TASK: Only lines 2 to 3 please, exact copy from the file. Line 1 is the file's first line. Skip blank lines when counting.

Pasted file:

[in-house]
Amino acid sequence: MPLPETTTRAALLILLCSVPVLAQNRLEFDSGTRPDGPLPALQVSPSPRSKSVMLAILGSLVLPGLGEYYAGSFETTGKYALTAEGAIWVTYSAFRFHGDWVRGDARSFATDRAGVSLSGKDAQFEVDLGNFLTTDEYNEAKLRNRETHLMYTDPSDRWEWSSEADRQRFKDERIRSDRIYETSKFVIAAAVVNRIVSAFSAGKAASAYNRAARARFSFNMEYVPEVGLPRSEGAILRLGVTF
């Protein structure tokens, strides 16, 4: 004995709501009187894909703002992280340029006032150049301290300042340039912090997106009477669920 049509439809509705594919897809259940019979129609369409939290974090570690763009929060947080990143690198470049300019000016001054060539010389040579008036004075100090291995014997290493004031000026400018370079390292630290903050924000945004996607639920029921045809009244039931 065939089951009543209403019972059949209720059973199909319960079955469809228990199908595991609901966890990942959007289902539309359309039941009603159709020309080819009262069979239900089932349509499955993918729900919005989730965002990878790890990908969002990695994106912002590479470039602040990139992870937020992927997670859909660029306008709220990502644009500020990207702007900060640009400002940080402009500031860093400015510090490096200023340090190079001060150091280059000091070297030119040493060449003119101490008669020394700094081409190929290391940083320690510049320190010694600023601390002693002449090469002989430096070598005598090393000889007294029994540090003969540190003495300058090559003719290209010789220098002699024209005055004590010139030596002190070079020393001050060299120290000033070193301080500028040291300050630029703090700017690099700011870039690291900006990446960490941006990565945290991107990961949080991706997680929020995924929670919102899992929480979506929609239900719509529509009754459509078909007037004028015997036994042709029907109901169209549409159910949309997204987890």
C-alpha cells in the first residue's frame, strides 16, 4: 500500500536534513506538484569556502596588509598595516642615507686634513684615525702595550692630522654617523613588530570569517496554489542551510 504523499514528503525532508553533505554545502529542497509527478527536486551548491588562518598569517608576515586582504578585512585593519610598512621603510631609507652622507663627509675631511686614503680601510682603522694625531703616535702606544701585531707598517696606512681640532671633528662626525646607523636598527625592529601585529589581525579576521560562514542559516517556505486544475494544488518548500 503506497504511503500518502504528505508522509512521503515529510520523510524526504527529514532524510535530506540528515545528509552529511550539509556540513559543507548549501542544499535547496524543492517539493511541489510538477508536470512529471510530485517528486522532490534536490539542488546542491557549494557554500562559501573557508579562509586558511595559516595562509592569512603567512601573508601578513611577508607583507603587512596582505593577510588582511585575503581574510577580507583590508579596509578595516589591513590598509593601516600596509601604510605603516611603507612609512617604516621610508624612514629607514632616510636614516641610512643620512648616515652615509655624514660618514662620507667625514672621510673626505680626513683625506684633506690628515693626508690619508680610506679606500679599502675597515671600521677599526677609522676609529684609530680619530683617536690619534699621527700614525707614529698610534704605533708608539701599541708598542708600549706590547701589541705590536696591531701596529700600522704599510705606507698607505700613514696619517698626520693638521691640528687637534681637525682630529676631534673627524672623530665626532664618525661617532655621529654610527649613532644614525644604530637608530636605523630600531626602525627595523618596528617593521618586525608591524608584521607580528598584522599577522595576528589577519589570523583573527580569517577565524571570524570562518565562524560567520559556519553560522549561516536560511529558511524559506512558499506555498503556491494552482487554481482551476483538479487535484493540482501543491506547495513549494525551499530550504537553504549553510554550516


Amino acid sequence: MPLPETTTRAALLILLCSVPVLAQNRLEFDSGTRPDGPLPALQVSPSPRSKSVMLAILGSLVLPGLGEYYAGSFETTGKYALTAEGAIWVTYSAFRFHGDWVRGDARSFATDRAGVSLSGKDAQFEVDLGNFLTTDEYNEAKLRNRETHLMYTDPSDRWEWSSEADRQRFKDERIRSDRIYETSKFVIAAAVVNRIVSAFSAGKAASAYNRAARARFSFNMEYVPEVGLPRSEGAILRLGVTF
């Protein structure tokens, strides 16, 4: 004995709501009187894909703002992280340029006032150049301290300042340039912090997106009477669920 049509439809509705594919897809259940019979129609369409939290974090570690763009929060947080990143690198470049300019000016001054060539010389040579008036004075100090291995014997290493004031000026400018370079390292630290903050924000945004996607639920029921045809009244039931 065939089951009543209403019972059949209720059973199909319960079955469809228990199908595991609901966890990942959007289902539309359309039941009603159709020309080819009262069979239900089932349509499955993918729900919005989730965002990878790890990908969002990695994106912002590479470039602040990139992870937020992927997670859909660029306008709220990502644009500020990207702007900060640009400002940080402009500031860093400015510090490096200023340090190079001060150091280059000091070297030119040493060449003119101490008669020394700094081409190929290391940083320690510049320190010694600023601390002693002449090469002989430096070598005598090393000889007294029994540090003969540190003495300058090559003719290209010789220098002699024209005055004590010139030596002190070079020393001050060299120290000033070193301080500028040291300050630029703090700017690099700011870039690291900006990446960490941006990565945290991107990961949080991706997680929020995924929670919102899992929480979506929609239900719509529509009754459509078909007037004028015997036994042709029907109901169209549409159910949309997204987890």